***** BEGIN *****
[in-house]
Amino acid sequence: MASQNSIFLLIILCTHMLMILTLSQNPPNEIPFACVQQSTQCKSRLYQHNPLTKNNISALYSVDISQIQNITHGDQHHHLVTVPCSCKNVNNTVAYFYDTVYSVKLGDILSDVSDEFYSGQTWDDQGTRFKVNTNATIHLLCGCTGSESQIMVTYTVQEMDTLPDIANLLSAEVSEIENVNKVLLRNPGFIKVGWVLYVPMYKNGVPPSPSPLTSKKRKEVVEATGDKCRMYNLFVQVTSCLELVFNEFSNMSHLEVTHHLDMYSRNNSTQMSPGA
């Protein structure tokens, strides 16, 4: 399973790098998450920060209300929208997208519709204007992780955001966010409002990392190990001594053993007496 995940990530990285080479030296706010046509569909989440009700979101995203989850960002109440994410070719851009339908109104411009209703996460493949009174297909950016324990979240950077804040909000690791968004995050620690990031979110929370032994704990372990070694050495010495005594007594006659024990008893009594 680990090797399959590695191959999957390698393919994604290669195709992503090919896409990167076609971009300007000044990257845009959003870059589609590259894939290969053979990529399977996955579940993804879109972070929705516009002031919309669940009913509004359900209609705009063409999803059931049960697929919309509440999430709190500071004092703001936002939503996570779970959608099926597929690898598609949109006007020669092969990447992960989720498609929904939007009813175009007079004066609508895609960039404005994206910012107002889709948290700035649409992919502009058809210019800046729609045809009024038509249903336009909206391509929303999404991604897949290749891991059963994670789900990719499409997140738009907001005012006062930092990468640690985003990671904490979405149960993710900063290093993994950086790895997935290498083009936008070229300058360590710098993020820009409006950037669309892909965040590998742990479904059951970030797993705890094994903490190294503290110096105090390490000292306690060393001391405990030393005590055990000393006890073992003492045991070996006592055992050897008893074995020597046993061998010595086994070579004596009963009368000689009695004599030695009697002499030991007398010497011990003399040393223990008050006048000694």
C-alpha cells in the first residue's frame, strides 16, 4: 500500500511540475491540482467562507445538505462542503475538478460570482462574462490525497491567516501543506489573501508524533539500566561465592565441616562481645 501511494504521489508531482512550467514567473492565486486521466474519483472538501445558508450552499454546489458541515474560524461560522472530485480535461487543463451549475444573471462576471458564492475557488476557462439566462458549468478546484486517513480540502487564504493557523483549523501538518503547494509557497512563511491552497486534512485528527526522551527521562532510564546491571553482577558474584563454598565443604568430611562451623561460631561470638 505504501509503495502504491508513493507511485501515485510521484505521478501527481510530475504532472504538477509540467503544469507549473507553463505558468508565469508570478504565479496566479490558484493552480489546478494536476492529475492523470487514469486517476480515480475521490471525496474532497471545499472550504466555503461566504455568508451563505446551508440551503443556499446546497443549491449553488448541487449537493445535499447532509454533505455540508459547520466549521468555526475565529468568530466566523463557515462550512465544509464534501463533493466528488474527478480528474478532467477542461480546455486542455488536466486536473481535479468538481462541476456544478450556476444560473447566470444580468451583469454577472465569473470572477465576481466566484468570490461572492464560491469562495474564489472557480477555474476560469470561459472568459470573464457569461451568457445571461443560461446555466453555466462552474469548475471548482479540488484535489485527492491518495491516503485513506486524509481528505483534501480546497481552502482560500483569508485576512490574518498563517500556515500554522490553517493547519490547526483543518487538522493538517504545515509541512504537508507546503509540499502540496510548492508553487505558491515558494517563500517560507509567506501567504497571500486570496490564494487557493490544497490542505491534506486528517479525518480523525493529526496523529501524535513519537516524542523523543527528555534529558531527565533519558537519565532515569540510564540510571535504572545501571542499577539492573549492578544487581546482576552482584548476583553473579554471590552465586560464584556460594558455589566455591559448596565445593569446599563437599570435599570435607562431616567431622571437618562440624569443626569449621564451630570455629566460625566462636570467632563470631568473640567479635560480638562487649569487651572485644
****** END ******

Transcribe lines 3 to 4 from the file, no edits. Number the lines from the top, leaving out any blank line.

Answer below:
């Protein structure tokens, strides 16, 4: 399973790098998450920060209300929208997208519709204007992780955001966010409002990392190990001594053993007496 995940990530990285080479030296706010046509569909989440009700979101995203989850960002109440994410070719851009339908109104411009209703996460493949009174297909950016324990979240950077804040909000690791968004995050620690990031979110929370032994704990372990070694050495010495005594007594006659024990008893009594 680990090797399959590695191959999957390698393919994604290669195709992503090919896409990167076609971009300007000044990257845009959003870059589609590259894939290969053979990529399977996955579940993804879109972070929705516009002031919309669940009913509004359900209609705009063409999803059931049960697929919309509440999430709190500071004092703001936002939503996570779970959608099926597929690898598609949109006007020669092969990447992960989720498609929904939007009813175009007079004066609508895609960039404005994206910012107002889709948290700035649409992919502009058809210019800046729609045809009024038509249903336009909206391509929303999404991604897949290749891991059963994670789900990719499409997140738009907001005012006062930092990468640690985003990671904490979405149960993710900063290093993994950086790895997935290498083009936008070229300058360590710098993020820009409006950037669309892909965040590998742990479904059951970030797993705890094994903490190294503290110096105090390490000292306690060393001391405990030393005590055990000393006890073992003492045991070996006592055992050897008893074995020597046993061998010595086994070579004596009963009368000689009695004599030695009697002499030991007398010497011990003399040393223990008050006048000694």
C-alpha cells in the first residue's frame, strides 16, 4: 500500500511540475491540482467562507445538505462542503475538478460570482462574462490525497491567516501543506489573501508524533539500566561465592565441616562481645 501511494504521489508531482512550467514567473492565486486521466474519483472538501445558508450552499454546489458541515474560524461560522472530485480535461487543463451549475444573471462576471458564492475557488476557462439566462458549468478546484486517513480540502487564504493557523483549523501538518503547494509557497512563511491552497486534512485528527526522551527521562532510564546491571553482577558474584563454598565443604568430611562451623561460631561470638 505504501509503495502504491508513493507511485501515485510521484505521478501527481510530475504532472504538477509540467503544469507549473507553463505558468508565469508570478504565479496566479490558484493552480489546478494536476492529475492523470487514469486517476480515480475521490471525496474532497471545499472550504466555503461566504455568508451563505446551508440551503443556499446546497443549491449553488448541487449537493445535499447532509454533505455540508459547520466549521468555526475565529468568530466566523463557515462550512465544509464534501463533493466528488474527478480528474478532467477542461480546455486542455488536466486536473481535479468538481462541476456544478450556476444560473447566470444580468451583469454577472465569473470572477465576481466566484468570490461572492464560491469562495474564489472557480477555474476560469470561459472568459470573464457569461451568457445571461443560461446555466453555466462552474469548475471548482479540488484535489485527492491518495491516503485513506486524509481528505483534501480546497481552502482560500483569508485576512490574518498563517500556515500554522490553517493547519490547526483543518487538522493538517504545515509541512504537508507546503509540499502540496510548492508553487505558491515558494517563500517560507509567506501567504497571500486570496490564494487557493490544497490542505491534506486528517479525518480523525493529526496523529501524535513519537516524542523523543527528555534529558531527565533519558537519565532515569540510564540510571535504572545501571542499577539492573549492578544487581546482576552482584548476583553473579554471590552465586560464584556460594558455589566455591559448596565445593569446599563437599570435599570435607562431616567431622571437618562440624569443626569449621564451630570455629566460625566462636570467632563470631568473640567479635560480638562487649569487651572485644